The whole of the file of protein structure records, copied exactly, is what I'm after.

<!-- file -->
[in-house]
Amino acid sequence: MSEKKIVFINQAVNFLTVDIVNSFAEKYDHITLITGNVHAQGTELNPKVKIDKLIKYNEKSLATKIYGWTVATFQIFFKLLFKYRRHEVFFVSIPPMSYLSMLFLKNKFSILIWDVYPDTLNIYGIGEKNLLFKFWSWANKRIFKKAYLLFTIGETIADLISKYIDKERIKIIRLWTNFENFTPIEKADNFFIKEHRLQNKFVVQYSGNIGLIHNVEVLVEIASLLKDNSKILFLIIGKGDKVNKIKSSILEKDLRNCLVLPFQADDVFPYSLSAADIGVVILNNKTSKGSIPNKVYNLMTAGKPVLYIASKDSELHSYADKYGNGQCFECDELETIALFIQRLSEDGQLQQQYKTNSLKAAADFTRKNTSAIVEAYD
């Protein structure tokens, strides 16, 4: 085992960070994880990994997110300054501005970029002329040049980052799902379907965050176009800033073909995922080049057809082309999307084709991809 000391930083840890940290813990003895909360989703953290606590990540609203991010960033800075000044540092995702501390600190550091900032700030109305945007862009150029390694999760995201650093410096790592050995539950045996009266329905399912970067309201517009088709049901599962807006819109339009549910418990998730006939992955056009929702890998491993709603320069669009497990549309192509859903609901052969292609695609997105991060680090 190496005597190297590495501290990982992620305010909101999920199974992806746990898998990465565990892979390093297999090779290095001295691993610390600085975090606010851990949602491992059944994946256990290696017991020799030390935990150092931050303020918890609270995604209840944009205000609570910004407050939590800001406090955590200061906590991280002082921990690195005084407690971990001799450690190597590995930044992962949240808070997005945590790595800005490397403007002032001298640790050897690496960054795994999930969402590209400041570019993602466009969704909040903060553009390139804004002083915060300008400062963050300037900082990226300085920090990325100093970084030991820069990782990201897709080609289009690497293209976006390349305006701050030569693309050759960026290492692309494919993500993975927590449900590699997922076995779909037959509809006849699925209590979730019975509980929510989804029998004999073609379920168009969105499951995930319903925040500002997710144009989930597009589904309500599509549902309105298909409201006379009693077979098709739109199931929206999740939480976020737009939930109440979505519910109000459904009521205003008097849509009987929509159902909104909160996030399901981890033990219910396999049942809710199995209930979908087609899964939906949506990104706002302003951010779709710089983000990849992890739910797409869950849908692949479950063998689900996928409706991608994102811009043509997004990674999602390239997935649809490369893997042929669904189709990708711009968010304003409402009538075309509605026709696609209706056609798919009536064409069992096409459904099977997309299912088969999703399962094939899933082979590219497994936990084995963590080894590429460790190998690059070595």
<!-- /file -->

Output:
[in-house]
Amino acid sequence: MSEKKIVFINQAVNFLTVDIVNSFAEKYDHITLITGNVHAQGTELNPKVKIDKLIKYNEKSLATKIYGWTVATFQIFFKLLFKYRRHEVFFVSIPPMSYLSMLFLKNKFSILIWDVYPDTLNIYGIGEKNLLFKFWSWANKRIFKKAYLLFTIGETIADLISKYIDKERIKIIRLWTNFENFTPIEKADNFFIKEHRLQNKFVVQYSGNIGLIHNVEVLVEIASLLKDNSKILFLIIGKGDKVNKIKSSILEKDLRNCLVLPFQADDVFPYSLSAADIGVVILNNKTSKGSIPNKVYNLMTAGKPVLYIASKDSELHSYADKYGNGQCFECDELETIALFIQRLSEDGQLQQQYKTNSLKAAADFTRKNTSAIVEAYD
């Protein structure tokens, strides 16, 4: 085992960070994880990994997110300054501005970029002329040049980052799902379907965050176009800033073909995922080049057809082309999307084709991809 000391930083840890940290813990003895909360989703953290606590990540609203991010960033800075000044540092995702501390600190550091900032700030109305945007862009150029390694999760995201650093410096790592050995539950045996009266329905399912970067309201517009088709049901599962807006819109339009549910418990998730006939992955056009929702890998491993709603320069669009497990549309192509859903609901052969292609695609997105991060680090 190496005597190297590495501290990982992620305010909101999920199974992806746990898998990465565990892979390093297999090779290095001295691993610390600085975090606010851990949602491992059944994946256990290696017991020799030390935990150092931050303020918890609270995604209840944009205000609570910004407050939590800001406090955590200061906590991280002082921990690195005084407690971990001799450690190597590995930044992962949240808070997005945590790595800005490397403007002032001298640790050897690496960054795994999930969402590209400041570019993602466009969704909040903060553009390139804004002083915060300008400062963050300037900082990226300085920090990325100093970084030991820069990782990201897709080609289009690497293209976006390349305006701050030569693309050759960026290492692309494919993500993975927590449900590699997922076995779909037959509809006849699925209590979730019975509980929510989804029998004999073609379920168009969105499951995930319903925040500002997710144009989930597009589904309500599509549902309105298909409201006379009693077979098709739109199931929206999740939480976020737009939930109440979505519910109000459904009521205003008097849509009987929509159902909104909160996030399901981890033990219910396999049942809710199995209930979908087609899964939906949506990104706002302003951010779709710089983000990849992890739910797409869950849908692949479950063998689900996928409706991608994102811009043509997004990674999602390239997935649809490369893997042929669904189709990708711009968010304003409402009538075309509605026709696609209706056609798919009536064409069992096409459904099977997309299912088969999703399962094939899933082979590219497994936990084995963590080894590429460790190998690059070595």